Tuesday, January 28, 2014

Argentina's problem is not Fed tapering

The media meme which posits that Fed tapering has caused big problems in the emerging market world ignores lots of facts to the contrary, especially in Argentina.

Argentina experienced a significant devaluation of its peso last week, but the bigger picture is that the peso has been falling for years. The peso has been falling because of the misguided and inflationary policies of the Argentine government and its central bank.

The decline of the Argentine peso began three years ago. The magnitude of the recent decline was fully anticipated by the black market exchange rate (the so-called "blue" rate) one year ago. 

The underlying symptoms of the peso's weakness have been evident since 2011, when Argentina's foreign reserves began to decline. Reserves are now down 45% from their 2011 high. This was a direct result of efforts by the central bank to support its currency peg at an unrealistically high level: with capital fleeing the country, the central bank was forced to sell dollars almost continuously in order to avoid a faster depreciation of the currency. What happened last week was inevitable.

With a pegged exchange rate such as Argentina's, a decline in foreign reserves would ordinarily result in a decline in the domestic money supply, because declining reserves are the result of capital flight. If the central bank were following the "rules" of a pegged exchange rate policy, declining reserves would be matched by a decline in the money supply, which in turn would put downward pressure on prices. This would continue until the peso's effective exchange rate repriced to a level consistent with stable capital flows. 

Yet Argentina's currency in circulation has been expanding by over 30% a year despite a 45% drop in its international reserves. This can only mean one thing: the Argentine central bank is literally "printing money" that has no backing. This is the proximate cause of Argentina's inflation, which appears to be in the range of 25-30% a year. The peso is down because its value has been undermined by years of reckless monetary expansion and inflation. Unable to borrow money from the capital markets to finance its ongoing fiscal deficit, the Argentine government has been resorting to the printing press to pay its bills. This is the problem in a nutshell, and it has almost nothing to do with the Fed's QE policy or the tapering of QE.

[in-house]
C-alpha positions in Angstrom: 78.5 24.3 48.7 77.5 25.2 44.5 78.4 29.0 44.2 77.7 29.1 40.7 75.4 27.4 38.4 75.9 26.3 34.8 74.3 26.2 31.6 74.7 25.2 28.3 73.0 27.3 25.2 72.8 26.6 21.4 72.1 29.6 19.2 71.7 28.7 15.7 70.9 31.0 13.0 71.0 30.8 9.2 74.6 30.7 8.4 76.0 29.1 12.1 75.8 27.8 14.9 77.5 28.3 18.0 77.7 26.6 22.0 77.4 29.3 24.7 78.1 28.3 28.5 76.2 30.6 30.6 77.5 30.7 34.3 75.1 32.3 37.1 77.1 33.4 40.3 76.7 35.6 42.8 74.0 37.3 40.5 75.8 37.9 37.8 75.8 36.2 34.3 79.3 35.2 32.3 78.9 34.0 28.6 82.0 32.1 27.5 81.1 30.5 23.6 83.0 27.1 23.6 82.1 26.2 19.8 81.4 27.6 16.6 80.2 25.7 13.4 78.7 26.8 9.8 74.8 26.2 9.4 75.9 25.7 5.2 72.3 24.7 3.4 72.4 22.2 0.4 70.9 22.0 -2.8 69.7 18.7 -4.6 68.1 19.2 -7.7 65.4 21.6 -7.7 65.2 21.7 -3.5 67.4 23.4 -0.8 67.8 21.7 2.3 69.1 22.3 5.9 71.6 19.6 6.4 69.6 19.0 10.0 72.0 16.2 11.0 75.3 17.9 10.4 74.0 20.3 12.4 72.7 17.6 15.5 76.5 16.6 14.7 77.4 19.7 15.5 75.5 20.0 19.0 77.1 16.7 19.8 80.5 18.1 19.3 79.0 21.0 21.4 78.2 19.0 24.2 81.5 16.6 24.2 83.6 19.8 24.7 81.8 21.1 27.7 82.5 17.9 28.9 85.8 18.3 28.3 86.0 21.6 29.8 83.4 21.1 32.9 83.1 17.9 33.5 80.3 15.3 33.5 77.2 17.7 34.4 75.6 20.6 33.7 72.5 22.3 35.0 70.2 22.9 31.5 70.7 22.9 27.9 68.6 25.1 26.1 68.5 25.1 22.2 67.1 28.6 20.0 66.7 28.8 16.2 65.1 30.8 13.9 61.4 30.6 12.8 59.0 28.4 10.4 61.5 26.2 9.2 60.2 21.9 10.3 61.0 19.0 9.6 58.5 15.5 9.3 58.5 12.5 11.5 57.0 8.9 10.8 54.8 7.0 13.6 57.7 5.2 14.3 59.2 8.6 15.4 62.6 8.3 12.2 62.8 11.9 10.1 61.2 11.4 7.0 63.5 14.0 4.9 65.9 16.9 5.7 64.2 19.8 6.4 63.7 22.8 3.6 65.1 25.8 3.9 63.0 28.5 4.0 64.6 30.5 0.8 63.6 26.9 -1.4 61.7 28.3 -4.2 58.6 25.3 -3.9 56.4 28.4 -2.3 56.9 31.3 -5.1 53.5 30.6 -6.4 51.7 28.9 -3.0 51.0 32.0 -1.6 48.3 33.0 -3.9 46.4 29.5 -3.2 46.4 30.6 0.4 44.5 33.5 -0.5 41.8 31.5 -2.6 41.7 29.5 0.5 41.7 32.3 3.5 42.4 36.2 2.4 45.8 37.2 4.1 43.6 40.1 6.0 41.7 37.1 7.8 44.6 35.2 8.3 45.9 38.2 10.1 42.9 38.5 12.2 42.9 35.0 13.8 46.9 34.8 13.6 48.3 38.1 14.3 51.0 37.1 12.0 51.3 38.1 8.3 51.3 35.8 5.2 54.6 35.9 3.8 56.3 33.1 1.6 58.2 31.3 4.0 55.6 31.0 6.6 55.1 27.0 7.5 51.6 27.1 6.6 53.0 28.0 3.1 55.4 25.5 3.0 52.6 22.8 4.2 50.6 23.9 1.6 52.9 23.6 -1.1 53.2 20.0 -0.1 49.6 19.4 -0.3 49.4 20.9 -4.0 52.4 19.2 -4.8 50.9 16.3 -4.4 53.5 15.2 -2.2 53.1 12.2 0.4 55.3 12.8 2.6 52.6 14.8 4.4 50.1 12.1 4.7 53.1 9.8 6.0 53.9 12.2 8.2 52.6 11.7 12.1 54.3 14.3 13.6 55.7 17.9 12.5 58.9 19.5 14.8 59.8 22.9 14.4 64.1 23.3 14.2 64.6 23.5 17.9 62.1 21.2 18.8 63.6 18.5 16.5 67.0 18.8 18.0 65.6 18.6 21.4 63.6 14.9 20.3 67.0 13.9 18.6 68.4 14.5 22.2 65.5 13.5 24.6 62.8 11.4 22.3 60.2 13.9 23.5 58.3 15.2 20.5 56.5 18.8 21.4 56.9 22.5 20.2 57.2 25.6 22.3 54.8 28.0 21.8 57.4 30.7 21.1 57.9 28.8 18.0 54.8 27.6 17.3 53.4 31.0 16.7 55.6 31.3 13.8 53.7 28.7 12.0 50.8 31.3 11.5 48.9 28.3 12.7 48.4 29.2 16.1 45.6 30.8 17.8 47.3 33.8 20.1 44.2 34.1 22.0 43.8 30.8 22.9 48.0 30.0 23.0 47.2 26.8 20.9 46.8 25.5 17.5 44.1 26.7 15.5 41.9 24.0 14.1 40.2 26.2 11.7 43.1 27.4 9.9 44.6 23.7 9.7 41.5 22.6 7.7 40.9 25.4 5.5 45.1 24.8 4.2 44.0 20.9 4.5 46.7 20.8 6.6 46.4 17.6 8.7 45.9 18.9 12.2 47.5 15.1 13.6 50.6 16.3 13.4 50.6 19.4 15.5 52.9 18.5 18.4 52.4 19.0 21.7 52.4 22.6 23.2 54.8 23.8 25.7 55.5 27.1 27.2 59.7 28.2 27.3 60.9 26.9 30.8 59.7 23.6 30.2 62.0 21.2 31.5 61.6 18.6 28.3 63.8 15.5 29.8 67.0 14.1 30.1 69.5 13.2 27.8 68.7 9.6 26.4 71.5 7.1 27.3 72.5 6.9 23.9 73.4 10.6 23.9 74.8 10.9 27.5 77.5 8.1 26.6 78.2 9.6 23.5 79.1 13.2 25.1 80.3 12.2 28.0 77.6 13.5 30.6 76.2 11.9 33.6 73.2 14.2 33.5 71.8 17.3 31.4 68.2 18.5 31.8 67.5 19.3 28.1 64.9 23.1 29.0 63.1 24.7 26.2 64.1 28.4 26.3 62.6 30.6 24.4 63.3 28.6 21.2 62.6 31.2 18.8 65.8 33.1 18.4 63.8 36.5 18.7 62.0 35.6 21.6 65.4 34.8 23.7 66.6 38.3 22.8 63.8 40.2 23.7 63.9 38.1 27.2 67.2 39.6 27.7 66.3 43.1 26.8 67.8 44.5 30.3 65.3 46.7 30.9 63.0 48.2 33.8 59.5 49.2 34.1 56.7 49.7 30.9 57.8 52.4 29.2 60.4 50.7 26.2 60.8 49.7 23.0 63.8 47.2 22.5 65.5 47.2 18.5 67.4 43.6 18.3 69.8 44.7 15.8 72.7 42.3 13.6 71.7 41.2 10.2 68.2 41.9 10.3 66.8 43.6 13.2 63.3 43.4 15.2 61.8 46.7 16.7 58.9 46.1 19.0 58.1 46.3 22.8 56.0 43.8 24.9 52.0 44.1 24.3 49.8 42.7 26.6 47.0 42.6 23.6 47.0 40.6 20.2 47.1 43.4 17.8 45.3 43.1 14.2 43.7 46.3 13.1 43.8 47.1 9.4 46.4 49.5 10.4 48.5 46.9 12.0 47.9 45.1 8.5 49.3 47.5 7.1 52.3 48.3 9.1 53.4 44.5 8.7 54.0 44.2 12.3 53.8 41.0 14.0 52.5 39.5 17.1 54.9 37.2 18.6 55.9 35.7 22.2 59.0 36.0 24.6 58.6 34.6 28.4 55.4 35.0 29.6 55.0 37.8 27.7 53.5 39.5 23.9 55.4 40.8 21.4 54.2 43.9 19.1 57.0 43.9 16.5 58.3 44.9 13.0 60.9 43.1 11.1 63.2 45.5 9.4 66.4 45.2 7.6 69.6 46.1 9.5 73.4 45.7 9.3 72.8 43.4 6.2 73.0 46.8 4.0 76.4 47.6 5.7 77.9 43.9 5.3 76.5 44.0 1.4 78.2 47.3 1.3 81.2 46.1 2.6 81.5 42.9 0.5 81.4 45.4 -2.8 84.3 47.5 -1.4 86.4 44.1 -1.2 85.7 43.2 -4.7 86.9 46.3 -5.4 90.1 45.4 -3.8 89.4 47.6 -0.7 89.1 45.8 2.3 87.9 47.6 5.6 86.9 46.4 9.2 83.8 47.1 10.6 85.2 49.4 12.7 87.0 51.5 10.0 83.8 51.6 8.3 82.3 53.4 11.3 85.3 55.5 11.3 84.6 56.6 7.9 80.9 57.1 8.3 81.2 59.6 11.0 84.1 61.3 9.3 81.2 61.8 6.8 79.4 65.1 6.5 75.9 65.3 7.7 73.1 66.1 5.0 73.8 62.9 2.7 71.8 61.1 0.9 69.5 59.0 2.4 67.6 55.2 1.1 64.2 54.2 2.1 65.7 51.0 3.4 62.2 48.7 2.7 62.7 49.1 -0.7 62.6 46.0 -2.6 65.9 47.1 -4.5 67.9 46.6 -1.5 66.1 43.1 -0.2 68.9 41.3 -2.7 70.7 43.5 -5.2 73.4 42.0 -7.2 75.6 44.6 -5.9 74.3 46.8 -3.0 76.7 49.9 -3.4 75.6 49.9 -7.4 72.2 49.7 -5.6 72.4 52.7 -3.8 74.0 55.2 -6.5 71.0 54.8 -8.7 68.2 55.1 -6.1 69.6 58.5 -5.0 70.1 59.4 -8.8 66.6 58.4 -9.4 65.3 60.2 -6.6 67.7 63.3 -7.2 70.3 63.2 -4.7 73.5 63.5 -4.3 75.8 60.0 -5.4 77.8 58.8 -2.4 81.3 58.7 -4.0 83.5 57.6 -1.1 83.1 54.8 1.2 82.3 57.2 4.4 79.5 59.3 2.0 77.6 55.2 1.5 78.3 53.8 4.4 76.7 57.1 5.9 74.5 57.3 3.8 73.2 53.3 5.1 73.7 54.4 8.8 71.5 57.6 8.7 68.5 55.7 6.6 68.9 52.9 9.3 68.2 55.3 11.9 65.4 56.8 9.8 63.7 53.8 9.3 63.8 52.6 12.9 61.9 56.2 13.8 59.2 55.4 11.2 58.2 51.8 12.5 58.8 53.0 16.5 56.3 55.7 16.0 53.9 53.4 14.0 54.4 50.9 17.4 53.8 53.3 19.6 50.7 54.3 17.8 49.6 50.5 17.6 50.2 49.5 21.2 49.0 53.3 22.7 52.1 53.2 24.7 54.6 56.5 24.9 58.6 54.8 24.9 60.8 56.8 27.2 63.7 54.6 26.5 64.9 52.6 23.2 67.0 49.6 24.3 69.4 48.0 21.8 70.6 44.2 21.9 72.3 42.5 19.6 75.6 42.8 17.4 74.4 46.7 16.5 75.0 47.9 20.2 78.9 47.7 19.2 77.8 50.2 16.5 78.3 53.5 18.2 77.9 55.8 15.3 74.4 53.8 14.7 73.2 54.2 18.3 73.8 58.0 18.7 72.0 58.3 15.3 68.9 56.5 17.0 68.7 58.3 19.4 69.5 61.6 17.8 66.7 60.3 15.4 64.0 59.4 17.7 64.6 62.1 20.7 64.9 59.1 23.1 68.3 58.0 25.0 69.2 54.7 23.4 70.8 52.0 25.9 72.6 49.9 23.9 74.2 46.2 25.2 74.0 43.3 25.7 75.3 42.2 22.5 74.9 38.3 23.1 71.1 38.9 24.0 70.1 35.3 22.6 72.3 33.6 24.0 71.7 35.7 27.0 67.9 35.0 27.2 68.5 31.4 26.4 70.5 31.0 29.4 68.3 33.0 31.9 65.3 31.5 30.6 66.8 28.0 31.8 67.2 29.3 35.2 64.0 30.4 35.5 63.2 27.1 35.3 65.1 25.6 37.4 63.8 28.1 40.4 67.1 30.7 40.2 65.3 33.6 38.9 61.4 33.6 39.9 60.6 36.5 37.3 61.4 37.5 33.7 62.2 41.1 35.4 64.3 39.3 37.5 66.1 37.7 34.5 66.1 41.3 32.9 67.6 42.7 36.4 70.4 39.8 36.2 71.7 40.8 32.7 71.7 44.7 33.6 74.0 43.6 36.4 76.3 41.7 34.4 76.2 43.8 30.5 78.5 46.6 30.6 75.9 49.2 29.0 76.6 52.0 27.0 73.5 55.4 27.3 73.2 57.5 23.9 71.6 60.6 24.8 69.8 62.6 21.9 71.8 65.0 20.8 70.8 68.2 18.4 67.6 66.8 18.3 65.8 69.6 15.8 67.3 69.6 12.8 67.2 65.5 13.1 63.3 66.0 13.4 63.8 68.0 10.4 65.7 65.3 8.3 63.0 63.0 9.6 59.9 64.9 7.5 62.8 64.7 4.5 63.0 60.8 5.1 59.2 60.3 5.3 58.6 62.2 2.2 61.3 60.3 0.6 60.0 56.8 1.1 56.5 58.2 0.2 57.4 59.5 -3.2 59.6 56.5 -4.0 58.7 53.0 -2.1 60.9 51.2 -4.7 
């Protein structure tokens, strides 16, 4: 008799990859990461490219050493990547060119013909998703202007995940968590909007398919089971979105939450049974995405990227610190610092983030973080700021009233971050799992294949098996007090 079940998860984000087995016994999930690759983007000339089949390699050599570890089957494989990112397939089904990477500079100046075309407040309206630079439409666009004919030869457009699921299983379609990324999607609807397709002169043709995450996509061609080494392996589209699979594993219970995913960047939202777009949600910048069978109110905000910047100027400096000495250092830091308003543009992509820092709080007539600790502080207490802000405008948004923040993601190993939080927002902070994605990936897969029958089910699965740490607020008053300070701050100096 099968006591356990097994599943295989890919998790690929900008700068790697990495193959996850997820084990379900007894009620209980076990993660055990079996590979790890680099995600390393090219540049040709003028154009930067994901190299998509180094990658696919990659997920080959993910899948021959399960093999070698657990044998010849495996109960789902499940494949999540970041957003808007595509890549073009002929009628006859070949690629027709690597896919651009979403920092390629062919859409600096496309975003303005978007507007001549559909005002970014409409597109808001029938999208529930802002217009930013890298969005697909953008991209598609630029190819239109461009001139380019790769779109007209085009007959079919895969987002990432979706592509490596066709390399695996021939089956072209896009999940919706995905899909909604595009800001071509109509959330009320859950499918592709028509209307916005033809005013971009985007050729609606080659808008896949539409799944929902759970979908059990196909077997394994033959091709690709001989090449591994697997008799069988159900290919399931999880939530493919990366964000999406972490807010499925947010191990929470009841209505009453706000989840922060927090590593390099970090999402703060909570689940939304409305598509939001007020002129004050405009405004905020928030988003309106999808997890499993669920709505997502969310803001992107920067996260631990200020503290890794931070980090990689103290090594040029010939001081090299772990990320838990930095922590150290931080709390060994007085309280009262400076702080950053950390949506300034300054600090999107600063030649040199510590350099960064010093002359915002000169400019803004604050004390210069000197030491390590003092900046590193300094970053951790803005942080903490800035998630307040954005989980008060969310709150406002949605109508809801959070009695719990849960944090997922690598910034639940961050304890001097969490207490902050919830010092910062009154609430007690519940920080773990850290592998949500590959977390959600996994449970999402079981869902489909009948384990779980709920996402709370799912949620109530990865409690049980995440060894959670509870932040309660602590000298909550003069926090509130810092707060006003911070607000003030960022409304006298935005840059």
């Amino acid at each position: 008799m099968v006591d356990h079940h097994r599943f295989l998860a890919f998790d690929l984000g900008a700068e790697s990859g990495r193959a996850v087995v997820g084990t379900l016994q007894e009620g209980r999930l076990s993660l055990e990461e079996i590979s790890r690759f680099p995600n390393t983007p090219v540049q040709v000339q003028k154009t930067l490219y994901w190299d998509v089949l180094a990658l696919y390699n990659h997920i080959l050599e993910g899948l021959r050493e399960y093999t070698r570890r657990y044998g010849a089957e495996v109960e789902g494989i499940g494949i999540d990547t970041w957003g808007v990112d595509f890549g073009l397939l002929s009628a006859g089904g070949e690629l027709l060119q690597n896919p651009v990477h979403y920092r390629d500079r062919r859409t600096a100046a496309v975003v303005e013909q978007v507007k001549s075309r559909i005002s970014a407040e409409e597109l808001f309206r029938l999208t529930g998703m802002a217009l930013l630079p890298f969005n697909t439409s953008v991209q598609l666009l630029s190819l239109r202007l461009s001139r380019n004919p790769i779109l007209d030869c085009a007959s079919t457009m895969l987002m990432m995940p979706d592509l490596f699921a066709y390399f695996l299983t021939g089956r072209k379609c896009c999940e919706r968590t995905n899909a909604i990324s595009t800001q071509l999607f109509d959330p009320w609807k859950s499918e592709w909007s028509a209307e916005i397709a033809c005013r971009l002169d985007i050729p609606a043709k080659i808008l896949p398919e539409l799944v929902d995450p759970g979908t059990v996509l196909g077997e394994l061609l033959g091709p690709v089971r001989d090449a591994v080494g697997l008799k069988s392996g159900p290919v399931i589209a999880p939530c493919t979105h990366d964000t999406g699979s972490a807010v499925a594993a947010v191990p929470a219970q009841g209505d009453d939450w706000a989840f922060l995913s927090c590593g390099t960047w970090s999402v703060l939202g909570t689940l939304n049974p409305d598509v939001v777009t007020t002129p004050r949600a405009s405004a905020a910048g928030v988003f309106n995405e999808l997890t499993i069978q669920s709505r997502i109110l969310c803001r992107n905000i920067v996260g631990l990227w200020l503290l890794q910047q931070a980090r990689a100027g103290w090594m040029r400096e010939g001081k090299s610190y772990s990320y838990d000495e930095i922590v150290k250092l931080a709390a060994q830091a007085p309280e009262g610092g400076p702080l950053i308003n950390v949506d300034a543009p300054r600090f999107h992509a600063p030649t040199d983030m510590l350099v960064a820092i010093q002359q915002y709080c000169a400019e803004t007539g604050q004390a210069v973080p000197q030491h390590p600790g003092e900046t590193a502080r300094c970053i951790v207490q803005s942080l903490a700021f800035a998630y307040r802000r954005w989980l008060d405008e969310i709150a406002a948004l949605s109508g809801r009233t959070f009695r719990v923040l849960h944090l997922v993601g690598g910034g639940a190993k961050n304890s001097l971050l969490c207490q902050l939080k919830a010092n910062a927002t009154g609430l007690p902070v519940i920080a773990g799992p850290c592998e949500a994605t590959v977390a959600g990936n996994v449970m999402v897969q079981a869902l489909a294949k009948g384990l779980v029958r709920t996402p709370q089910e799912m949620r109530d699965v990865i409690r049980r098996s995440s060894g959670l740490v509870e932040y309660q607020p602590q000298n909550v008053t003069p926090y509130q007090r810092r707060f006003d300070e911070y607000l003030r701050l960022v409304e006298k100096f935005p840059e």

An emerging meme posits that the recent weakness in quite a few emerging market currencies (e.g., Argentina, Venezuela, Brazil, Chile, Turkey) is a replay of the S.E. Asian currency crisis of 1997-98, and as such this may persuade the Fed to back off on its intention to continue its QE taper. I disagree, because there are some very important differences between now and then. 

In 1997, the Fed was in full-bore tightening mode, having raised the real Federal funds rate by over 300 bps in the prior two years. Today, the Fed is still extraordinarily accommodative, since the banking system is flush with excess reserves and the real Federal funds rate is decidedly negative. The tapering of QE has begun, but only in very modest fashion. The Fed is still supplying the world with oodles of bank reserves every month, and is many months away from even modest hikes in the real Fed funds rate. 

In mid-1997, just prior to the big collapse of S.E. Asian currencies, the dollar was over 10% stronger in real terms, against a broad basket of currencies, than it is today. 

Today, industrial commodity prices are almost 60% higher than they were in mid-1997. In 1997, the S.E. Asian currencies were under tremendous outside pressures, in the form of a) very tight monetary policy, b) a strengthening dollar, and c) relatively weak commodity prices. Today, those pressures are far less: U.S. monetary policy is still very accommodative, the dollar is weak, and commodity prices are much stronger. 

Arguably, the problems in emerging market countries that have surfaced recently have been brewing for quite some time and are only tangentially related to the Fed's decision to taper. For example, the Turkish lira has been in decline for over 3 years, and the Brazilian real and the Chilean peso for two and a half years. Thus there is little reason to think that the Fed needs to back away from a decision to continue tapering its QE bond purchases.


Mark said...

What is causing the broad and resonably rapid decline in emerging market curriencies?

Scott Grannis said...

The simplest answer is this: an excess supply of money in these countries relative to demand. M2 in Argentina, Chile, Brazil, and Turkey has been growing at strong double digit rates for years. Meanwhile, demand for the currencies has weakened in line with a weakening in the prices of commodities.